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The Myth of Digital Influence


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The myth persists of reaching social media "influentials," despite more and more research showing we share information in small, personal networks of 5-10 people. I discuss the topline arguments, then review the 3 level of listening and engaging currently available: pretenders like Klout, listening platforms like Radian6, and large-scale "big data" analysis like the Dachis Social Business Index. In the end, we're focusing on how to reach consumers on social networks rather than why. Let's build great, resonant brand experiences and social media will scale itself.

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The Myth of Digital Influence

  2. 2. THIRSTY?The Most InterestingMan in the World mustbe very influential, yes?
  3. 3. The Big Influencer TheoryBernardo Huberman, Director of HP’s Social Computing Lab:“Businesses have a finite amount of money and time; therefore,they must identify the most connected people they can to helpexpand their reach.In social networks, brands can connect with everyday people whoare the celebrities of their networks. The value to businesses is thatthey can have access to the respective Rolodexs of consumers andreward them as a result.” (source: The Rise of Digital Influence, by Brian Solis with Alan Weber, Altimeter Group, March 2012)
  4. 4. YOU ARE THIRSTYAs old media fragments“reach and frequency”have been replaced bythe hunt within socialnetworks for “scale” byreaching “influentials.”
  5. 5. Research is beginning to find that “big influentials”theory doesn’t work. We share in many smallnetworks of 5-10 people—not massive wavesinfluenced by “influentials.” Oops. Source: AdAge 3/7/12 Digital Next, Steinberg and Krawczyk
  6. 6. Big shot “influentials ” reach many people, but with little influence. And look at the list below who really has influence— re-tweet contests, Twitsdraw, yada, yadaSource: “Influence and Passivity in Social Media,” by Romero, Galuba, Asur, Huberman 8/2010 HP Social Computing Lab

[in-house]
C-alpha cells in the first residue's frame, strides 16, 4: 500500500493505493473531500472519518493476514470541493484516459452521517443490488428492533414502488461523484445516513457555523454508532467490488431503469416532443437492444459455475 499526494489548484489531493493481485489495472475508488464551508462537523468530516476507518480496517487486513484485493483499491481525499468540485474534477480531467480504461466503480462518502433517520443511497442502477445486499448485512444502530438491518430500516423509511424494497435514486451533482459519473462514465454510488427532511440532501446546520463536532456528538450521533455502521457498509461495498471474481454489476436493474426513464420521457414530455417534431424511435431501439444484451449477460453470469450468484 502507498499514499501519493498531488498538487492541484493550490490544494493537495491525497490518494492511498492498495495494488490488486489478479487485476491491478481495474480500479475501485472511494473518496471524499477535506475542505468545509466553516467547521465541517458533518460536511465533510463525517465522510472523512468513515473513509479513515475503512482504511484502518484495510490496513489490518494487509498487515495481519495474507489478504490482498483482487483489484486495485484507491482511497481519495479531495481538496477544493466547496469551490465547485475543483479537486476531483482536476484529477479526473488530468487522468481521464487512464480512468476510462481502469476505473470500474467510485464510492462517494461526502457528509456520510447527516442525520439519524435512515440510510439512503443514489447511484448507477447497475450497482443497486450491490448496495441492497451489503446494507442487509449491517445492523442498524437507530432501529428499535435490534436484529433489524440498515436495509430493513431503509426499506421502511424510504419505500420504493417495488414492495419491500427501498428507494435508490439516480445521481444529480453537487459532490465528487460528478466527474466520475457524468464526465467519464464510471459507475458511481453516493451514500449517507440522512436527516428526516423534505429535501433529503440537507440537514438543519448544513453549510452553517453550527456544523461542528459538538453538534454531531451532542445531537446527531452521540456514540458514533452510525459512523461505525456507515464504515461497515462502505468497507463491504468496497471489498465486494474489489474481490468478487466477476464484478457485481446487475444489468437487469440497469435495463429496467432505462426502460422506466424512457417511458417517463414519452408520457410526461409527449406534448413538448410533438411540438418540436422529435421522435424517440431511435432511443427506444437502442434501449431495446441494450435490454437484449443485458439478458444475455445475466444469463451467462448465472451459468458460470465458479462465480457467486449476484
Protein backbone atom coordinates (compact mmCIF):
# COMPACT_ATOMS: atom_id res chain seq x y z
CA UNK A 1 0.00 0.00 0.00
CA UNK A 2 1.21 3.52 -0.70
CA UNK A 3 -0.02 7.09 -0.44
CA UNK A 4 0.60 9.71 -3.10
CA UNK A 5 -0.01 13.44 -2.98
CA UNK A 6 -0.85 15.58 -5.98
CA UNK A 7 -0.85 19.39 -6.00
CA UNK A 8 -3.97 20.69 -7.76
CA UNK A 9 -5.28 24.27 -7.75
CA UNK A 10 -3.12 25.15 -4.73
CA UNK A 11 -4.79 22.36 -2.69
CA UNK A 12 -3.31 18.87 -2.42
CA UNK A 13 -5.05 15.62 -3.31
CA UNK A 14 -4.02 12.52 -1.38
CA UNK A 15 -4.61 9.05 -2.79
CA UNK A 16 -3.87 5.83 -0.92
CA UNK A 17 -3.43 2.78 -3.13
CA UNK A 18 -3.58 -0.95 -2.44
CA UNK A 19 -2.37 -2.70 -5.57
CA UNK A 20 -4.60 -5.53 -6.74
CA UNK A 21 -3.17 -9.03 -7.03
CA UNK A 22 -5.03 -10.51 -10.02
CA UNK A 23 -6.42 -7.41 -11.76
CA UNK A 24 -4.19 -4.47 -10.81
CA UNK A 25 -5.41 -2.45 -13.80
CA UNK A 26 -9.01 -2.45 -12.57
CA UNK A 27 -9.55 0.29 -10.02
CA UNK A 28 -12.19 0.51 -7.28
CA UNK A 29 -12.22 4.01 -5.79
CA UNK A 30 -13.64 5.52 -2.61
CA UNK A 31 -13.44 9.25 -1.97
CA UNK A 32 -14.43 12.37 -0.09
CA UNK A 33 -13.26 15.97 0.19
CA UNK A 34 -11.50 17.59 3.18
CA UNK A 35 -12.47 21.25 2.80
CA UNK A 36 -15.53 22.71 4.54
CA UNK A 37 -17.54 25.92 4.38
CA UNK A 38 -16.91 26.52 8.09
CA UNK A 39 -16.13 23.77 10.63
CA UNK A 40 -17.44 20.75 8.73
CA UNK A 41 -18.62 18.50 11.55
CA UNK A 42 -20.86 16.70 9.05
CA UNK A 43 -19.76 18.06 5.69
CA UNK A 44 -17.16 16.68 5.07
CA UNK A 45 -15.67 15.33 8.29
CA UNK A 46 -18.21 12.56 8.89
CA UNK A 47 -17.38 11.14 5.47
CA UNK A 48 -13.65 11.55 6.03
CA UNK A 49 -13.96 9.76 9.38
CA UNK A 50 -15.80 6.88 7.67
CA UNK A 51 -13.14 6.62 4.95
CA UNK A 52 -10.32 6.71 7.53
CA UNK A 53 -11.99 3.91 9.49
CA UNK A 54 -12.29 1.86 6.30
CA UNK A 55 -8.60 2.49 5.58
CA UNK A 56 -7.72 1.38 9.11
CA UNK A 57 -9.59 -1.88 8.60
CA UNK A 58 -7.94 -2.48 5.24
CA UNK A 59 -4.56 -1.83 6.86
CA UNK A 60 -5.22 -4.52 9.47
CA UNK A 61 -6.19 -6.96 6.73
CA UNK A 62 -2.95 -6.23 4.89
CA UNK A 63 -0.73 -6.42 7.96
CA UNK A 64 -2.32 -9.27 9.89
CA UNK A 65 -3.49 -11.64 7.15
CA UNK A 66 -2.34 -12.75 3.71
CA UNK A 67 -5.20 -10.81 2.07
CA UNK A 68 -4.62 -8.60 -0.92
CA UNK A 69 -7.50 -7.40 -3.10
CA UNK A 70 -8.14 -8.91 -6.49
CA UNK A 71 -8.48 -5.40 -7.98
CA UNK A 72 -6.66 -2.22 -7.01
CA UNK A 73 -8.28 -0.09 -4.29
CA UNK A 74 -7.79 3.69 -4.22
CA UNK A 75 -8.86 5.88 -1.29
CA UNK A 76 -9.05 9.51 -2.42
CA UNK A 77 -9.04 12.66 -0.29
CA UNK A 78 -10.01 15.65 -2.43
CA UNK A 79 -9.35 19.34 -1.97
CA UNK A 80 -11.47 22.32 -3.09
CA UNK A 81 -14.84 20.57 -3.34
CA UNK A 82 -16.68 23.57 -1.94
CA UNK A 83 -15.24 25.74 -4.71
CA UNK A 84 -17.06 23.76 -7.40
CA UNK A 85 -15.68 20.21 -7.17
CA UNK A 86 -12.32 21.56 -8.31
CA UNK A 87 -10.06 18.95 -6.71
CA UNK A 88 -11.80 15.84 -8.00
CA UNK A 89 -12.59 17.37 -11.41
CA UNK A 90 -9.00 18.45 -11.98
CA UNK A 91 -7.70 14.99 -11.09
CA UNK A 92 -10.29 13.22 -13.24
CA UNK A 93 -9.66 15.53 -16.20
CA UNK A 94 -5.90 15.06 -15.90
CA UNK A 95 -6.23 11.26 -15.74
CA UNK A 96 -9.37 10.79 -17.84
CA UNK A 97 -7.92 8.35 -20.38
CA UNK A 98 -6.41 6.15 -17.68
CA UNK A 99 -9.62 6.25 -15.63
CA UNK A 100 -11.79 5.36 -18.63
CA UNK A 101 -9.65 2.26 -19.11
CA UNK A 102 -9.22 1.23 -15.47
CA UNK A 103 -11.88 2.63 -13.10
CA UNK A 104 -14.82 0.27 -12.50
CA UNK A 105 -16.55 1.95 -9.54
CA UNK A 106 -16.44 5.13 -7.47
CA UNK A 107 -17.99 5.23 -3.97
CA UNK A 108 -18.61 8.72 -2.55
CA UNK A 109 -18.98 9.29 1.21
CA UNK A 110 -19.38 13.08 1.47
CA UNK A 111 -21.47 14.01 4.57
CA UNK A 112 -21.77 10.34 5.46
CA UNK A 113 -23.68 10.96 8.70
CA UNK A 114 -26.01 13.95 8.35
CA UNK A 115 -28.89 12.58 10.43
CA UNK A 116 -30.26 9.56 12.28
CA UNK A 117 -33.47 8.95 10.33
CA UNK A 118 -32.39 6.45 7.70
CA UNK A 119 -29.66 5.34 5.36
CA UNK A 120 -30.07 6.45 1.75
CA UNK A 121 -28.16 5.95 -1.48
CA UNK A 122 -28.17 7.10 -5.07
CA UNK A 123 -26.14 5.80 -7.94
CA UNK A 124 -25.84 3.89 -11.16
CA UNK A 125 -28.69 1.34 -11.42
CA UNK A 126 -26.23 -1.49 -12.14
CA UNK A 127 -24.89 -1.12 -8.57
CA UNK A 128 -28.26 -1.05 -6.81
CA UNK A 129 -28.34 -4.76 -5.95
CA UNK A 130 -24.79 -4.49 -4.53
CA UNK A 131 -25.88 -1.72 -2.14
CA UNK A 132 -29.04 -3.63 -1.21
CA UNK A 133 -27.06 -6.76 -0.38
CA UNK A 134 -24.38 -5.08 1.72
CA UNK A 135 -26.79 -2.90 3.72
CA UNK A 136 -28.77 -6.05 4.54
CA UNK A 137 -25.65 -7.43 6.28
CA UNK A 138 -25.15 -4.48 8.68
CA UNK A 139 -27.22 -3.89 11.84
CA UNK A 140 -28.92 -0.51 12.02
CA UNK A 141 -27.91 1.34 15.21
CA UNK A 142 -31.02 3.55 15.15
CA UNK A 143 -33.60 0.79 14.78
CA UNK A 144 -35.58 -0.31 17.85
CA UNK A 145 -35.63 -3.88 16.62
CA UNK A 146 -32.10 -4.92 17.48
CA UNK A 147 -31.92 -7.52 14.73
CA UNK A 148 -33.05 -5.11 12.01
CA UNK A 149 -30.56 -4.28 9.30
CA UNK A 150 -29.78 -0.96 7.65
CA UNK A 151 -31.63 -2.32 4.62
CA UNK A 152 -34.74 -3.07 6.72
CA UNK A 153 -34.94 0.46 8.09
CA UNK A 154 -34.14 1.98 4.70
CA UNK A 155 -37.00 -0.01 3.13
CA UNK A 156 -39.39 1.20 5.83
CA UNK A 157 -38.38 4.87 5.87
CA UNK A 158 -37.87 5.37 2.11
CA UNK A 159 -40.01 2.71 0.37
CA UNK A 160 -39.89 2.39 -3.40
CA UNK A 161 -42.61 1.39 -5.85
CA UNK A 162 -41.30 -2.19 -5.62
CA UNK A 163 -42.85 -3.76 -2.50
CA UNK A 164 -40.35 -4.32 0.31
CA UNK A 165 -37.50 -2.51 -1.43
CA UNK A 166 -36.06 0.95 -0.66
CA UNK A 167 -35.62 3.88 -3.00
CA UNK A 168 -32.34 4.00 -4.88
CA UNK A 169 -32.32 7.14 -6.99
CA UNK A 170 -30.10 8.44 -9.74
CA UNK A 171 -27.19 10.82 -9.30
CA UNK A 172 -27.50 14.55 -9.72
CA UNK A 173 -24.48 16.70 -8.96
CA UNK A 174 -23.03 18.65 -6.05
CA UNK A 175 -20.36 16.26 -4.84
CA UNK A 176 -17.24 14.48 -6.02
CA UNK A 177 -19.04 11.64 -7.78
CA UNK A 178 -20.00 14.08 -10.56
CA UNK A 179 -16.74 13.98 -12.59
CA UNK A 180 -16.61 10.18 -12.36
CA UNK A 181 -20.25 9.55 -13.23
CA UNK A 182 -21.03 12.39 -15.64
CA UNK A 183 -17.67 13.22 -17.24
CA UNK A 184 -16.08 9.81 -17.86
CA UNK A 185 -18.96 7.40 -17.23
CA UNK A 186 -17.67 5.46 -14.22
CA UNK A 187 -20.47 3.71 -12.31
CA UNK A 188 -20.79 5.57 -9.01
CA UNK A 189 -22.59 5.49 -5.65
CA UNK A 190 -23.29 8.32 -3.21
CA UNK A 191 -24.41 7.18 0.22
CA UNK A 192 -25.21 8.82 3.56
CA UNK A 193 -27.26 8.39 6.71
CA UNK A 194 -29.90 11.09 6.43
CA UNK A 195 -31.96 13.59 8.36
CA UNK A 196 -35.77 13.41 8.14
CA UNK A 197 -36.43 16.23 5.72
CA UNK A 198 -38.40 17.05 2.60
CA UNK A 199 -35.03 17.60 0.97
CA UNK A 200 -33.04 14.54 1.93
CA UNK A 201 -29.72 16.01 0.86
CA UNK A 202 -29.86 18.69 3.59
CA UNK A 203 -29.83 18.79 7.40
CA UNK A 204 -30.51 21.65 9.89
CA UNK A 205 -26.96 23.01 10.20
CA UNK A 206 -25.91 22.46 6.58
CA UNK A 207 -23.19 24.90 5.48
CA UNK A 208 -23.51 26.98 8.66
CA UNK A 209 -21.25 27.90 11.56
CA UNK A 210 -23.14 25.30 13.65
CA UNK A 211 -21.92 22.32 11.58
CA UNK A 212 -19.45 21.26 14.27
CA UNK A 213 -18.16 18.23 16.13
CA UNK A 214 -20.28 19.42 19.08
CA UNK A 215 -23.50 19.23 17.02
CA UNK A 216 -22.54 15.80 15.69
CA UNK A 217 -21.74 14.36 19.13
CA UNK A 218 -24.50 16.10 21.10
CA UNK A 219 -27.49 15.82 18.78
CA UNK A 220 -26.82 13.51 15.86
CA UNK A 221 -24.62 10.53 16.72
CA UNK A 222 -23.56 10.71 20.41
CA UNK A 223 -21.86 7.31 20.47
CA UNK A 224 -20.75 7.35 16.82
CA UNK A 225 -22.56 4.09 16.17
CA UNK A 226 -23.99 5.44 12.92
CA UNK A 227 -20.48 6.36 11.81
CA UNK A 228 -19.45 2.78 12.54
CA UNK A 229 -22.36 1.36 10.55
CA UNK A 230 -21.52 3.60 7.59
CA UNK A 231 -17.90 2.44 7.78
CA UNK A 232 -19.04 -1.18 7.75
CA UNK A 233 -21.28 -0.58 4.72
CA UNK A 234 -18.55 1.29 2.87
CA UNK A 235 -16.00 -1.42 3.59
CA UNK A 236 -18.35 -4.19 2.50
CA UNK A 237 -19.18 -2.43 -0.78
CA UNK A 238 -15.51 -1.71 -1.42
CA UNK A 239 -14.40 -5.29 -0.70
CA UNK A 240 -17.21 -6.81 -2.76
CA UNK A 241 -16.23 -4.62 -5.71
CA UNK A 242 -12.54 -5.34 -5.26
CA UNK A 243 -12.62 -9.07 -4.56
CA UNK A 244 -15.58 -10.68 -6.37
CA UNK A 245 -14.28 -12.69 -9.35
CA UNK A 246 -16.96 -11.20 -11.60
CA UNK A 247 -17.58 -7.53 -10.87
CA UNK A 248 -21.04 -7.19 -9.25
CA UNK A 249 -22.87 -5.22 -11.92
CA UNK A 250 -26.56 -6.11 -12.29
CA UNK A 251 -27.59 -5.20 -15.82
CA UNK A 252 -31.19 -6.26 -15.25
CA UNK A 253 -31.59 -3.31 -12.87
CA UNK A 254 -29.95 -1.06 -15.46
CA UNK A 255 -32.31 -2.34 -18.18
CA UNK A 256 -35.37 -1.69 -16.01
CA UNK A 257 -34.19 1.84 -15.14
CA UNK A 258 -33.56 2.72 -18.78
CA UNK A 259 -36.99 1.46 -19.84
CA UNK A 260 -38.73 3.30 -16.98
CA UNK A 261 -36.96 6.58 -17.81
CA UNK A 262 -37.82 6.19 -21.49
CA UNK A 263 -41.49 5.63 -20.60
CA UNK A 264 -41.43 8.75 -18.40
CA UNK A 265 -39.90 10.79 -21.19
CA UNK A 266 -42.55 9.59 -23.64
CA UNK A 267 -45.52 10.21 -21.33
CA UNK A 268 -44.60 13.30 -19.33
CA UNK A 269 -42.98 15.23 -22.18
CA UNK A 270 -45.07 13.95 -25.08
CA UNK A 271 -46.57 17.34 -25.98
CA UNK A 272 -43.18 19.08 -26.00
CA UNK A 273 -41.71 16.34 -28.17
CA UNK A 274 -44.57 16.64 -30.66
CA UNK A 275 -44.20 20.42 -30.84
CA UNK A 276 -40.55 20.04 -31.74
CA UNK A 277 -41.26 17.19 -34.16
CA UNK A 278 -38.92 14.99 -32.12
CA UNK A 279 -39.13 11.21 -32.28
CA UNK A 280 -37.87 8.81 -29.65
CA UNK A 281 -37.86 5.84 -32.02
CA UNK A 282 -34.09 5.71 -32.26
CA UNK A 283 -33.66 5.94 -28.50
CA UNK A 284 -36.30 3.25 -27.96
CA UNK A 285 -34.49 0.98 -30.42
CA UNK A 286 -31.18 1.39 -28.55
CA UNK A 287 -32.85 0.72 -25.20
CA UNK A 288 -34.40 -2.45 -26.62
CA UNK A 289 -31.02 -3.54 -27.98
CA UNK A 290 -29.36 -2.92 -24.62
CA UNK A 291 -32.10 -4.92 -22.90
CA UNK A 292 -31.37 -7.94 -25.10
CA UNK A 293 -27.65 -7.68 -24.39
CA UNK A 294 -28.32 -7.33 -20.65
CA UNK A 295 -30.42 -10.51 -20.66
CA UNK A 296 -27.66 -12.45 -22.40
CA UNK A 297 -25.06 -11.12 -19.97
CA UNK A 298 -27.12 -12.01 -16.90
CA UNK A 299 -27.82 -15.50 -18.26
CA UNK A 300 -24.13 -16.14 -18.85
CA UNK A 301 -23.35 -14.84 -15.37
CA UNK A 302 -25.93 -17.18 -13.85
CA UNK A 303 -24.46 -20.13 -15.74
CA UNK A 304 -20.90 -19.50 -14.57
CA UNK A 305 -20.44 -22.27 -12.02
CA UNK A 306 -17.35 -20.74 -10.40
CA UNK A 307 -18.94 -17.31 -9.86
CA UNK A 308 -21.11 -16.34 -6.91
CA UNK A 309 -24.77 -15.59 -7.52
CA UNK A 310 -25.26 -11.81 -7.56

8. 8. Klout is for Clowns. It says people who tweet and are re-tweeted are“influentials.” But there’s no science to back this up.
  9. 9. I’ve got strong opinions on Klout because of the publicity (andcredibility) they’re getting. The mission of Klout is to have a $500million IPO using a simplistic proxy for “influence.” Influence aboutwhat? With whom? Where’s the attribution model? BTW, when I postat Social Media Today in the first hour I’ll get 400 “reads” and 325 re-tweets. What’s happening? People are RT’ing without reading just topump the value of their Twitter feed—and get a better Klout score.OMG.
  10. 10. Klout’s “influencematrix” describesthe 16 types ofinfluencers in itsmodel. But there’s*no* reward forcreating, only forpassing along otherpeople’s stuff andgetting others to RTthat.
  11. 11. RADIAN 6 Real social “listening” platforms like Radian6 are working with keyword analysis, and beginning to add early forms of sentiment analysis. Still early in the game.
  12. 12. Source: Forrester Research, The Forrester Wave™: Listening Platforms, Q3 2010
  13. 13. A big step up is the Dachis Group’s Social Business Index, which is using NLP to evaluate a massive “big data” scale of social messages for 30,000 companies, including 40% of the Fortune 500DACHIS
  14. 14. Here you can see thesocial behaviors thatdistinguishesbetween public, thecompany, employeesand so on. DACHIS
  15. 15. We live in a society obsessed with measurement,but the act of measuring often means that thething being measured becomes illusive..Butwhats happening here isnt just measurement:its trying to leverage measurement to dosomething.Thats where it loses its role as a measurementprocess.--danah boyd, Microsoft Research (source: The Rise of Digital Influence, by Brian Solis with Alan Weber, Altimeter Group, March 2012)
  16. 16. measure what we can measure, not ssarily what is valuable to’s hard. Really hard. Sometimesan really measure social memes, an’t attribute them. Other timesan see people are popular, not tot effect. DIRECTION HEISENBERG’S UNCERTAINTY PRINCIPLE POSITION
  17. 17. Look at all the variables!TIME CONTEXT MOOD RELATIONSHIP
  18. 18. IT’S ALL HIS FAULT
  19. 19. “The Tipping Point” has become the dominant marketing ideology.When social media rose, we naturally transferred Gladwell’s model intosocial media, without knowing if it was really true. OMG. Source: “Visualizing The Tipping Point,” David Armano, Logic + Emotion blog, 2006
  20. 20. This should be “GREATNESS” Brian Solis has done some serious thinking found in his recent “The Rise of Digital Influence.” Here’s his model. The center post is labeled “resonance,” which I think really is another way of saying “greatness.”(source: The Rise of Digital Influence, by Brian Solis with Alan Weber, Altimeter Group, March 2012)
  22. 22. What’s great, resonant messaging? It has the qualities I just listed.Usually 3-4 of them at the same time. Here’s an example. I think wehave this “influence” problem backwards. We focus on the architectureof the problem, measuring it, Influentials Theory, trying to make it asystem that will scale. We need to focus on resonant (great) messagesthat engage people. I give you Jerry the Dog, and his 7.5 Million viewson You Tube: (Click to see his video.)
  23. 23. Think & discuss• Measure digital social influence• Affect digital social influence• Coordinate between digital & offline• Create resonant brand communications
  24. 24.